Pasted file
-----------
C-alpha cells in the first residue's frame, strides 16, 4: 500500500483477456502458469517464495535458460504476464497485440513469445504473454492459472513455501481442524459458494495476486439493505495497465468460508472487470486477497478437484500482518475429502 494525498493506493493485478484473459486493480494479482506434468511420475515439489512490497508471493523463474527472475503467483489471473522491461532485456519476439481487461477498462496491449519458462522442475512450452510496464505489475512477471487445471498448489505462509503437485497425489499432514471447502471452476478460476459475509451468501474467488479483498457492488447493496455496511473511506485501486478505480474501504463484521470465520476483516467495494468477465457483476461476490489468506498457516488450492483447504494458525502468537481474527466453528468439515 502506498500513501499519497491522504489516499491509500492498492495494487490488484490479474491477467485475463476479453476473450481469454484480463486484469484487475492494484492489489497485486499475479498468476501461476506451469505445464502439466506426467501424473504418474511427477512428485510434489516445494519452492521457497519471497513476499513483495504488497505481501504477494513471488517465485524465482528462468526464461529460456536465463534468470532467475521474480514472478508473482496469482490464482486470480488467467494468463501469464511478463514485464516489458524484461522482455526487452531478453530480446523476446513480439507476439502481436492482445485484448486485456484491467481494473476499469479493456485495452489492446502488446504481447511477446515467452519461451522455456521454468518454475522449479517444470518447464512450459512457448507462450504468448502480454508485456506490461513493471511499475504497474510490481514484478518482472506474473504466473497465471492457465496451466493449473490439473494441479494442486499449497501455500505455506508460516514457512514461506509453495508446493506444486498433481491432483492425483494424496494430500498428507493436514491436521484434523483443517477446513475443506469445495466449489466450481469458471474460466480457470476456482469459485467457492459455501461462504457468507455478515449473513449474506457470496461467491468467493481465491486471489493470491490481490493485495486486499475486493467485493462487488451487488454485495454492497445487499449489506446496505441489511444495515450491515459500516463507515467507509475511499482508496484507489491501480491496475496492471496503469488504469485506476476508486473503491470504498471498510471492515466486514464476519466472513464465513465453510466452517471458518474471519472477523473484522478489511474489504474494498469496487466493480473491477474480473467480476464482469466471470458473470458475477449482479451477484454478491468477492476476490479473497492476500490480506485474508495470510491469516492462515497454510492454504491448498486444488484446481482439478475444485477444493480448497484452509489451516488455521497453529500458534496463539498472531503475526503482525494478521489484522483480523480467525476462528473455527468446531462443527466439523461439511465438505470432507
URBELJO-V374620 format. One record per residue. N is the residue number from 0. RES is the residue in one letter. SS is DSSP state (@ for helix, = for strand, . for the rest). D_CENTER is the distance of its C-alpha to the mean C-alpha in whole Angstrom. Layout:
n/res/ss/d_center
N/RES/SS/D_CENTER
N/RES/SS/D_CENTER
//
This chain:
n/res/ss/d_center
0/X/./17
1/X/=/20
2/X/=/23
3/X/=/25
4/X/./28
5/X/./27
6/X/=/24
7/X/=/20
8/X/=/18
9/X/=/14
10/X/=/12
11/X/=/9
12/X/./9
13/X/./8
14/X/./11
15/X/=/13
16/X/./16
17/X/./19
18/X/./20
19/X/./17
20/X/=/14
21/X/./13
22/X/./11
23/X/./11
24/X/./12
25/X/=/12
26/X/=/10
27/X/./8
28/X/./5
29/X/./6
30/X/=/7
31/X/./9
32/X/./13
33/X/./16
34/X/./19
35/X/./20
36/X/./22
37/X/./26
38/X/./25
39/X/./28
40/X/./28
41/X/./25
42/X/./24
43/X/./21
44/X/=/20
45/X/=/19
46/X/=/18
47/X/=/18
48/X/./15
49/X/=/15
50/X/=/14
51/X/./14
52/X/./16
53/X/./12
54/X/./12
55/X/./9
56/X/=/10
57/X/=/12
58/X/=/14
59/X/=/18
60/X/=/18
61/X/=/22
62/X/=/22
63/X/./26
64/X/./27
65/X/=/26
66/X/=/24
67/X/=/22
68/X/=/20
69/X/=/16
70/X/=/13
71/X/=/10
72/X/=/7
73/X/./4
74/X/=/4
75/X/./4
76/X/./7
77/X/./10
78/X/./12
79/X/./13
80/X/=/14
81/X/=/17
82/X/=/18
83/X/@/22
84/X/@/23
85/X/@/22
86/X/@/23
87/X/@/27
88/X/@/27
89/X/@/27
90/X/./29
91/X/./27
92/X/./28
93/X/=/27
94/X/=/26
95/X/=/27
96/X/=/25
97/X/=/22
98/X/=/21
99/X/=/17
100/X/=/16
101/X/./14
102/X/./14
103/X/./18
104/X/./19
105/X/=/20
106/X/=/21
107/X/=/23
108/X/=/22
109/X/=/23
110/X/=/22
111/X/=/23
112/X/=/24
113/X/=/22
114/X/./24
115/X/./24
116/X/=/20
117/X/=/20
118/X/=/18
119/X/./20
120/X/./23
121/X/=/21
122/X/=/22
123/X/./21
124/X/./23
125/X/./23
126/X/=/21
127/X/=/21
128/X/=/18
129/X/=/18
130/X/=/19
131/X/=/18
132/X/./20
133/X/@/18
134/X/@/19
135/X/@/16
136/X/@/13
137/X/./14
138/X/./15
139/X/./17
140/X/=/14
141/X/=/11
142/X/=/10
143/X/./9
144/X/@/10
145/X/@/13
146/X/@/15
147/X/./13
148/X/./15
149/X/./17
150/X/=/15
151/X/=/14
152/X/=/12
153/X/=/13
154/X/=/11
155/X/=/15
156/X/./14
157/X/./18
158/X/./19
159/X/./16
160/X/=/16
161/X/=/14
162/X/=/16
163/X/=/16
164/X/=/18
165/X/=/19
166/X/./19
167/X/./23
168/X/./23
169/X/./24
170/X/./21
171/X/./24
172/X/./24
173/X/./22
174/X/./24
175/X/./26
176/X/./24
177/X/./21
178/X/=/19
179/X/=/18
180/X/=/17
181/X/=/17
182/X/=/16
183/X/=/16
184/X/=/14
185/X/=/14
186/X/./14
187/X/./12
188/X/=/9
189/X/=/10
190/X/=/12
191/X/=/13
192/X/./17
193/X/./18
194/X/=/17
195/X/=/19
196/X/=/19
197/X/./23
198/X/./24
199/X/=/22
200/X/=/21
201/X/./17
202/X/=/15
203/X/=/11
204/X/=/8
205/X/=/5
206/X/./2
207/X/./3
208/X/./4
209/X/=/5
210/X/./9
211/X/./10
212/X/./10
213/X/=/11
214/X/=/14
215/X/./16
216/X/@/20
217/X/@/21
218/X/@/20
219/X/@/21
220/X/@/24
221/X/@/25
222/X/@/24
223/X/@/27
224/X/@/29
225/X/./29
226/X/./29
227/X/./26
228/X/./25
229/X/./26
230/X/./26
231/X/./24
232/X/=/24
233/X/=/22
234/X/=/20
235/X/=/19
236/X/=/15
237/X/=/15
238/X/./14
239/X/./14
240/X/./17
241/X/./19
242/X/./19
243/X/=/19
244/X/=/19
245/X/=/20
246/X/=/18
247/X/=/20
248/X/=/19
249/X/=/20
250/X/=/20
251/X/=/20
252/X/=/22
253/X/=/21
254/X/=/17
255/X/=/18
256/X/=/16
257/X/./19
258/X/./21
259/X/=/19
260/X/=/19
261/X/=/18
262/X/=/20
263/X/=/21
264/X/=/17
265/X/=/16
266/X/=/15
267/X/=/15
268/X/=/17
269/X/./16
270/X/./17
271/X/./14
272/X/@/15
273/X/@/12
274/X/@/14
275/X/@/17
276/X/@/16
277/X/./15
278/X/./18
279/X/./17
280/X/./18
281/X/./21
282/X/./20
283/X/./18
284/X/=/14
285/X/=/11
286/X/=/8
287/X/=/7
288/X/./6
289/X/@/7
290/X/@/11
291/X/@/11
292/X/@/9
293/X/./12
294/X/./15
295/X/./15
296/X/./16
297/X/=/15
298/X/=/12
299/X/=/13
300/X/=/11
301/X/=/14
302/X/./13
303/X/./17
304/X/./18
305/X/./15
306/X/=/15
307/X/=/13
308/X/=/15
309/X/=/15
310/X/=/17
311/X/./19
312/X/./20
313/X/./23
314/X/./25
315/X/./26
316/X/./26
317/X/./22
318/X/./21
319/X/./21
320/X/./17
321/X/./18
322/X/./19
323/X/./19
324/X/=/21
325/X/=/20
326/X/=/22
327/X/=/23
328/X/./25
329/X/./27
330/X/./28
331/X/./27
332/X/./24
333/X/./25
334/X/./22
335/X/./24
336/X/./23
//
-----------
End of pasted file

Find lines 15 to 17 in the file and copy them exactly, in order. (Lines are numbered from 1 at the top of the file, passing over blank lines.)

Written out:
6/X/=/24
7/X/=/20
8/X/=/18